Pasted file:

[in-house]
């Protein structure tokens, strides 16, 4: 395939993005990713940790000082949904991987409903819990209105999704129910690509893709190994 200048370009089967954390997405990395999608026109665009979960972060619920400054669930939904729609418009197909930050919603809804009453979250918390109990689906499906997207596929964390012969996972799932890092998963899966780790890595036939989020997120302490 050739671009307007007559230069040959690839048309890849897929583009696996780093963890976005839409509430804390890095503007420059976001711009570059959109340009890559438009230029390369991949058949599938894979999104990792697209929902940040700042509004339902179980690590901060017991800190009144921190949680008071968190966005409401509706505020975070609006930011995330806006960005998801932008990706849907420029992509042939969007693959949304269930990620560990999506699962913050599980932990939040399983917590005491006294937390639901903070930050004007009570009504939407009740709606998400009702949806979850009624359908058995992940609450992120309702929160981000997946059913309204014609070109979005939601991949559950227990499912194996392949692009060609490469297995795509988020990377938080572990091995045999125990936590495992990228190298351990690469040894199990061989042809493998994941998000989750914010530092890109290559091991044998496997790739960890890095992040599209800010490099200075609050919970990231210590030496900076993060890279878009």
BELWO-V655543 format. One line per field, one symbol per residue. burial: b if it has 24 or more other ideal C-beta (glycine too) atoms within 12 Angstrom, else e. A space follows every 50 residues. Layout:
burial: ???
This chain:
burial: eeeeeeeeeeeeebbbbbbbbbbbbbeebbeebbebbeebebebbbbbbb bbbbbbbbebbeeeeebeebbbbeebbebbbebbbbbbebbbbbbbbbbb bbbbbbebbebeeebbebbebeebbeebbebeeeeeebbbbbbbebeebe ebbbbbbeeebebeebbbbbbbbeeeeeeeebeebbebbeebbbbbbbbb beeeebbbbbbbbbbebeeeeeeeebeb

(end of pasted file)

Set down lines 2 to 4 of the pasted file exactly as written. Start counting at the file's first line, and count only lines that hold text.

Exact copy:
């Protein structure tokens, strides 16, 4: 395939993005990713940790000082949904991987409903819990209105999704129910690509893709190994 200048370009089967954390997405990395999608026109665009979960972060619920400054669930939904729609418009197909930050919603809804009453979250918390109990689906499906997207596929964390012969996972799932890092998963899966780790890595036939989020997120302490 050739671009307007007559230069040959690839048309890849897929583009696996780093963890976005839409509430804390890095503007420059976001711009570059959109340009890559438009230029390369991949058949599938894979999104990792697209929902940040700042509004339902179980690590901060017991800190009144921190949680008071968190966005409401509706505020975070609006930011995330806006960005998801932008990706849907420029992509042939969007693959949304269930990620560990999506699962913050599980932990939040399983917590005491006294937390639901903070930050004007009570009504939407009740709606998400009702949806979850009624359908058995992940609450992120309702929160981000997946059913309204014609070109979005939601991949559950227990499912194996392949692009060609490469297995795509988020990377938080572990091995045999125990936590495992990228190298351990690469040894199990061989042809493998994941998000989750914010530092890109290559091991044998496997790739960890890095992040599209800010490099200075609050919970990231210590030496900076993060890279878009």
BELWO-V655543 format. One line per field, one symbol per residue. burial: b if it has 24 or more other ideal C-beta (glycine too) atoms within 12 Angstrom, else e. A space follows every 50 residues. Layout:
burial: ???